By stepping through the doorway of home education to new connections and communities both virtual and in real life, we find a grassroots movement that will lead the way to revolutionising education as we know it. And believe me, it's already happening.
With the excitement of results day now out of the way, many eighteen-year-olds are turning their attention to life at university. Settling into life away from home is not necessarily easy, and the support of family and friends will be invaluable to making the most of this significant time away.
I remind myself how far we have come. Pearl is learning. She has changed. We do love each other, oh how this child is loved! She will learn and grow and change again. She is just 9 and her body is getting used to growing into her future womanhood.
For all of the press coverage and media hoo-ha about the fashion industry, with the very negative slant that taints the world of fashion over and over again, I can honestly say that we haven't seen a hint of this. We have been greeted with nothing other than positivity
When a woman (and it usually is a woman) escapes domestic abuse, few would disagree that we should do all we can to make them safe and help them to rebuild their lives, out of the reaches of their abusers. Yet Gingerbread and Women's Aid have discovered that a new government service is suggesting survivors make contact with their abuser, share personal information with them and is potentially putting abusers in a position of financial control.
Now, I think it's great when co-parenting works, and it sounds like Mayim and her ex are doing an incredible job of managing what, we all know, is a highly complex relationship. As a divorced single mum, though, I have some issues with her words; those she speaks and those that hang between the lines.
You were jaundiced, your head was misshapen and your right ear was squashed but you were absolutely perfect. You stared out from the perspex box by the side of my bed with dark eyes which seemed to say, 'I'm here now and everything is going to be alright.'
Life changed again, deeply and irrevocably so, with the arrival of R's girls. They landed in Mombasa when the city was labouring under a simmering, sweltering heat. R's youngest daughter came running when she saw us. R held it together better than I did.
I have an 8 year old son. He's handsome, funny, smart, caring, with a zest for life that would make most kids' TV presenters jealous. But in recent months I've become increasingly aware of the difficult conversations I'm going to have to have with him. One of them being race.
All those disappointments and resentments that you can squash down and forget when you keep your distance, all the longing for love and affection and finding coldness or bad temper, come sharply to the fore, and dreams of happy holidays which will bring everyone together are shattered in a miserable vacation that becomes a metaphor for the marriage itself.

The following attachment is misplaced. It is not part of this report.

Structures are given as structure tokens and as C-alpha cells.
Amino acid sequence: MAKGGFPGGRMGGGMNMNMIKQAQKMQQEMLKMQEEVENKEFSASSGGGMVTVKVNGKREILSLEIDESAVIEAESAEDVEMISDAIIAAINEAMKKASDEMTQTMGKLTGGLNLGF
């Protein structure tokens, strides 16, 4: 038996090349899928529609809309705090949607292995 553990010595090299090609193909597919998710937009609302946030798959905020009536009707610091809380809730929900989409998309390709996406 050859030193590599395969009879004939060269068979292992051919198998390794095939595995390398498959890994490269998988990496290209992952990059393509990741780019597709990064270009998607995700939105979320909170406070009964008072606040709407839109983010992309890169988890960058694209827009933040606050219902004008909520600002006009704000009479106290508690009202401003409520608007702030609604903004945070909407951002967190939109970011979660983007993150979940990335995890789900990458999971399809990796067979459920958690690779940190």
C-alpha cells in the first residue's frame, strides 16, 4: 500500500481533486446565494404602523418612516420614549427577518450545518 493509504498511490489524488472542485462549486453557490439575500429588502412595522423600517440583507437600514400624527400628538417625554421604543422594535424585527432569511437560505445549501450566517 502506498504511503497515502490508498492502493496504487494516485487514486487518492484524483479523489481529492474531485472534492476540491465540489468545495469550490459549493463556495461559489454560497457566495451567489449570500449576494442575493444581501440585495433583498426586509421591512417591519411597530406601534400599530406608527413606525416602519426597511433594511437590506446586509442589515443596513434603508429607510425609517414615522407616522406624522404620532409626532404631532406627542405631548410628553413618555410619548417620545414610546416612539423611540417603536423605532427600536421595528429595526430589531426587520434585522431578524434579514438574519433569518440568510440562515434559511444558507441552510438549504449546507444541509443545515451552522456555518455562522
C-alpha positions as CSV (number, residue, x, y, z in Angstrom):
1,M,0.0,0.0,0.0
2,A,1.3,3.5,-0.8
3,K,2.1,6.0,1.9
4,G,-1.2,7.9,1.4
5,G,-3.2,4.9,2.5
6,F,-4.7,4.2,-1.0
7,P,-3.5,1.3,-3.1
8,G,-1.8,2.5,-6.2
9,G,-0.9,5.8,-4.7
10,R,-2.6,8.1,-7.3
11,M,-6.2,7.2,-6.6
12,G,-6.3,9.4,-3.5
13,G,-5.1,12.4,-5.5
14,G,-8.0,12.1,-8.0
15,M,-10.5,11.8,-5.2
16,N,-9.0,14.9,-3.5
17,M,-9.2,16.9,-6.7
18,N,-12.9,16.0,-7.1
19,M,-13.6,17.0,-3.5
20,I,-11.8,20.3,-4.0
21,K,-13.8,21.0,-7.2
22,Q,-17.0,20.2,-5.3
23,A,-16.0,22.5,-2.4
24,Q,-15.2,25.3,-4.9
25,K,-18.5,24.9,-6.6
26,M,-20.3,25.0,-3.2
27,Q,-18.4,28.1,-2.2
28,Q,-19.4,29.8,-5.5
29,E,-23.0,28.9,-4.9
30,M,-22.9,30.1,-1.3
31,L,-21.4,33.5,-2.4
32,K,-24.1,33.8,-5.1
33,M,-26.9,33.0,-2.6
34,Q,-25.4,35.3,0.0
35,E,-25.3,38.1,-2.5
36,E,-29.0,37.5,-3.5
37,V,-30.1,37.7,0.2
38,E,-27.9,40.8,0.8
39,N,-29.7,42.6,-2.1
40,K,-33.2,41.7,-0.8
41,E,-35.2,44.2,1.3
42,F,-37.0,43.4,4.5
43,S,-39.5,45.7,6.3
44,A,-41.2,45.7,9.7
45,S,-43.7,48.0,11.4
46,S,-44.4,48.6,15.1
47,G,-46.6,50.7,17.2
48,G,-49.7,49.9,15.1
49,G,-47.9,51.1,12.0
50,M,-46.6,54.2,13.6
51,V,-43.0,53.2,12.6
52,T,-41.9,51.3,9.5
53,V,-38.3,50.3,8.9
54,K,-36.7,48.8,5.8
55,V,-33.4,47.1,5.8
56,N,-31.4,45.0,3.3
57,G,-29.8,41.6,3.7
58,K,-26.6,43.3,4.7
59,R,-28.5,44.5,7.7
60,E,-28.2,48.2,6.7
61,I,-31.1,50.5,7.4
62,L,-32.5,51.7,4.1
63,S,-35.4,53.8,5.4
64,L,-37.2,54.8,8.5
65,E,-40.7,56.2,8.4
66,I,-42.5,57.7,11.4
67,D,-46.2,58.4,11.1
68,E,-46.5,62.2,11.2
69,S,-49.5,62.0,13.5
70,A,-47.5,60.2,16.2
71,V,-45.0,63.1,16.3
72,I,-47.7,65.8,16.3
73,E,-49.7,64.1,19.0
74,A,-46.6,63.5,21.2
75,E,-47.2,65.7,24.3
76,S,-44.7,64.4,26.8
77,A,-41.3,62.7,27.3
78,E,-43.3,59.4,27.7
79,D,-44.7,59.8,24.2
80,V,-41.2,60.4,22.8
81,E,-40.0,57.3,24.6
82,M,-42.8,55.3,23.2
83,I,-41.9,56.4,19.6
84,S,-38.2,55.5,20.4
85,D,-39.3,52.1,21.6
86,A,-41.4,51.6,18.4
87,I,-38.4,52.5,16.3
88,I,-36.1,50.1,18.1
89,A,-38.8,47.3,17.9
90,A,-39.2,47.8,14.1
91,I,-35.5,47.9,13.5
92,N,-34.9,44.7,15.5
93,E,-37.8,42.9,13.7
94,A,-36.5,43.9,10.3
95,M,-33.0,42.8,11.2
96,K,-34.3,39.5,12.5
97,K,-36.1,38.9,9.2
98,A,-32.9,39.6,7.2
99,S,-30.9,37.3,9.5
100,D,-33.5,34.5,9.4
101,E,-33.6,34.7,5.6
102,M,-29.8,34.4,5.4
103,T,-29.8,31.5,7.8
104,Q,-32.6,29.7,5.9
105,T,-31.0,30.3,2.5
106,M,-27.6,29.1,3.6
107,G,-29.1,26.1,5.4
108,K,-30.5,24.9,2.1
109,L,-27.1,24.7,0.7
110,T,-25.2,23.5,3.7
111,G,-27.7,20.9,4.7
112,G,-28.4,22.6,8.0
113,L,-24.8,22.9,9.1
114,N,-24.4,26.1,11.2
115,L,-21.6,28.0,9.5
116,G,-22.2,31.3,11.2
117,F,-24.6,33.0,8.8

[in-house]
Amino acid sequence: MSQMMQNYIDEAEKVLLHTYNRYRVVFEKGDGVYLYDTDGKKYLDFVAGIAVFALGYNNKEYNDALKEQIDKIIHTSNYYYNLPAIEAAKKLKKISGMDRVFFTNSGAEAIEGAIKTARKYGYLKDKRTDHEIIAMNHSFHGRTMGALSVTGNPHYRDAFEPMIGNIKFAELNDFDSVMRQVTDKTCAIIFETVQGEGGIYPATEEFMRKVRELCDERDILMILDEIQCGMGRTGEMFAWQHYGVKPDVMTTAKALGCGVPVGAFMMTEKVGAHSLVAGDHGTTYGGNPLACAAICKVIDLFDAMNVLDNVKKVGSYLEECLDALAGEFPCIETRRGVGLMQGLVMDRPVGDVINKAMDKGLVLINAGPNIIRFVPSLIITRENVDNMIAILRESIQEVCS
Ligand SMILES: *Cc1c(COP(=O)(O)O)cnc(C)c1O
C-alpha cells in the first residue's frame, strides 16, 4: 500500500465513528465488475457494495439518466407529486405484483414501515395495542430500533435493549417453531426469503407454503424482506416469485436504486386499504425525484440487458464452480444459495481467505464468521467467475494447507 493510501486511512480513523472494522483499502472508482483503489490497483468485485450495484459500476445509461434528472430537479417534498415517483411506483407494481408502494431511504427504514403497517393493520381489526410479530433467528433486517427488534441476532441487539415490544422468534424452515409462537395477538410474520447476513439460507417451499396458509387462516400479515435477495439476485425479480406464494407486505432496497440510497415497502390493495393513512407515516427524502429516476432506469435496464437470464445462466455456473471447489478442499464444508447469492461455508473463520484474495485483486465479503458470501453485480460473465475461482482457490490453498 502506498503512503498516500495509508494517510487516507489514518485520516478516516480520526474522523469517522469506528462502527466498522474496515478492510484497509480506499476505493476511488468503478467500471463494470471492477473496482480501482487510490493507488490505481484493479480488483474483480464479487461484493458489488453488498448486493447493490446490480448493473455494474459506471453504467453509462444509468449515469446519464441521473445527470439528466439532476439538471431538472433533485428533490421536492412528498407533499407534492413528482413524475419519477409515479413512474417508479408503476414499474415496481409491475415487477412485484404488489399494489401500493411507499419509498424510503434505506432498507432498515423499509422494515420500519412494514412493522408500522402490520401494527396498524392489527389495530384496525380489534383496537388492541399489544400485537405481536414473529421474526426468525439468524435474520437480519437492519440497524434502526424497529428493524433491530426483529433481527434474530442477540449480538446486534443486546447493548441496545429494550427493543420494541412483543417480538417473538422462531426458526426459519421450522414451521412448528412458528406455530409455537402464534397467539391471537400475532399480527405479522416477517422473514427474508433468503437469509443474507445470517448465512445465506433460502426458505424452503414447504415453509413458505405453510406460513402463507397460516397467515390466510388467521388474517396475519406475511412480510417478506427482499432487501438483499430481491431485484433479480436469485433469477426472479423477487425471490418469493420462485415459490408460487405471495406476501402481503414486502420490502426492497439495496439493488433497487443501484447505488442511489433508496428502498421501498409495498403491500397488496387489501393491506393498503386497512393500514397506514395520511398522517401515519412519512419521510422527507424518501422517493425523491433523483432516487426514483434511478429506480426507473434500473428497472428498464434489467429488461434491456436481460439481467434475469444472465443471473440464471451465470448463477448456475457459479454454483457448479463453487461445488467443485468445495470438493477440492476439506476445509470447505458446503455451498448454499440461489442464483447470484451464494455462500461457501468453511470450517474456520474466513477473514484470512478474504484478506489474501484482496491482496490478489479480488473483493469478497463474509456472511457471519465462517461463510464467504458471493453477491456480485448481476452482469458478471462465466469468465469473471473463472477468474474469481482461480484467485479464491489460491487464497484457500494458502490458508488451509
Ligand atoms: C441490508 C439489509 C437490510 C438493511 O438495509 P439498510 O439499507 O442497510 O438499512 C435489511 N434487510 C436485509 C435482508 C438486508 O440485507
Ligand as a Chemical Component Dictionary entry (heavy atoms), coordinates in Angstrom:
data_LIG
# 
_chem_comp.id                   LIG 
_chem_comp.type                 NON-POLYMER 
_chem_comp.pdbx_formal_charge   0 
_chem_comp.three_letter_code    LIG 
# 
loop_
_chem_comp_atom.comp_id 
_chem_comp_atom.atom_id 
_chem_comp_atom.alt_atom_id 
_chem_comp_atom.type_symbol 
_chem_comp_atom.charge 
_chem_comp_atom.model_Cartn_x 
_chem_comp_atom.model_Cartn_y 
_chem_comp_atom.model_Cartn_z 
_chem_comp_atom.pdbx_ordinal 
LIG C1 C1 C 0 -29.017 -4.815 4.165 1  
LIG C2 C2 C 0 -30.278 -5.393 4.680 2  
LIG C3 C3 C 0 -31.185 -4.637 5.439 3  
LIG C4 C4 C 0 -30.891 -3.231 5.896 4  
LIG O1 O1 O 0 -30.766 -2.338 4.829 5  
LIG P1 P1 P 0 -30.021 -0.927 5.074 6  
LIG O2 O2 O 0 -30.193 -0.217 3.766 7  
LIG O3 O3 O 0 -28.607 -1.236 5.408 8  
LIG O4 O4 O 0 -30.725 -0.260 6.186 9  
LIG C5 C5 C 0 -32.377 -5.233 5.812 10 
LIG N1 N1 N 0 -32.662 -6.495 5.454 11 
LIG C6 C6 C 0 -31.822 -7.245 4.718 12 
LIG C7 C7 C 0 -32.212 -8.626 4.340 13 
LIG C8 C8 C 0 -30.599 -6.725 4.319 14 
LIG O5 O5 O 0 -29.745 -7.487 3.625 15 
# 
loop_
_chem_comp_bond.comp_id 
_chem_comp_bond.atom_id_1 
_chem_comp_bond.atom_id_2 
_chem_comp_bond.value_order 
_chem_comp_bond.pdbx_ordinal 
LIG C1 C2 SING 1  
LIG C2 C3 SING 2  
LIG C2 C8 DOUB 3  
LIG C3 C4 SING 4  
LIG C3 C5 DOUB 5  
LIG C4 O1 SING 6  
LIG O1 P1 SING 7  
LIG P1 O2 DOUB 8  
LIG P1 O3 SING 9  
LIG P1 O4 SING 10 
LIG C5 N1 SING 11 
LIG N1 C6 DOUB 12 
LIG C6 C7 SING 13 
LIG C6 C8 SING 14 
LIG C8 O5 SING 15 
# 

So what makes us so resilient? How do we keep bouncing back? Well, the great news is that the things we have been doing as a family are really simple and easy to replicate. You can do them, too, and I promise you, they will make it easier to bear the challenges life throws at you.
I now realise that there is a huge difference between no longer being essential and no longer being needed. When you are no longer essential, you still get a platform to voice your views, when you are no longer needed, that platform does not exist.
What I needed were a few strategies that would allow me to still be present with the kids and somehow navigate a whole new world and incorporate it without everyone feeling as though I was permanently preoccupied or abandoning them!
With this in mind, and as we prepare for the new school year, I've included some tips to help ensure your kids can stay safe online, and use the internet as the great resource that it is to help them learn:
I am a strong advocate in communal parenting because of two reasons: (1) Two adults - the parents - could not possibly meet all the myriad needs of the growing new person, and every positive influence, sharing of values and contribution of perspectives can only enrich a child and (2) we do not own our children
I admit, I miss the income I once had. I would like to make a greater contribution to the household budget. This, however, is partly down to the age of our children. Our youngest daughter starts school next year and I see light at the end of the tunnel. Until that time, I am quite happy with how things are. My wife is free to concentrate on her career while I have taken on the main responsibility for looking after the children.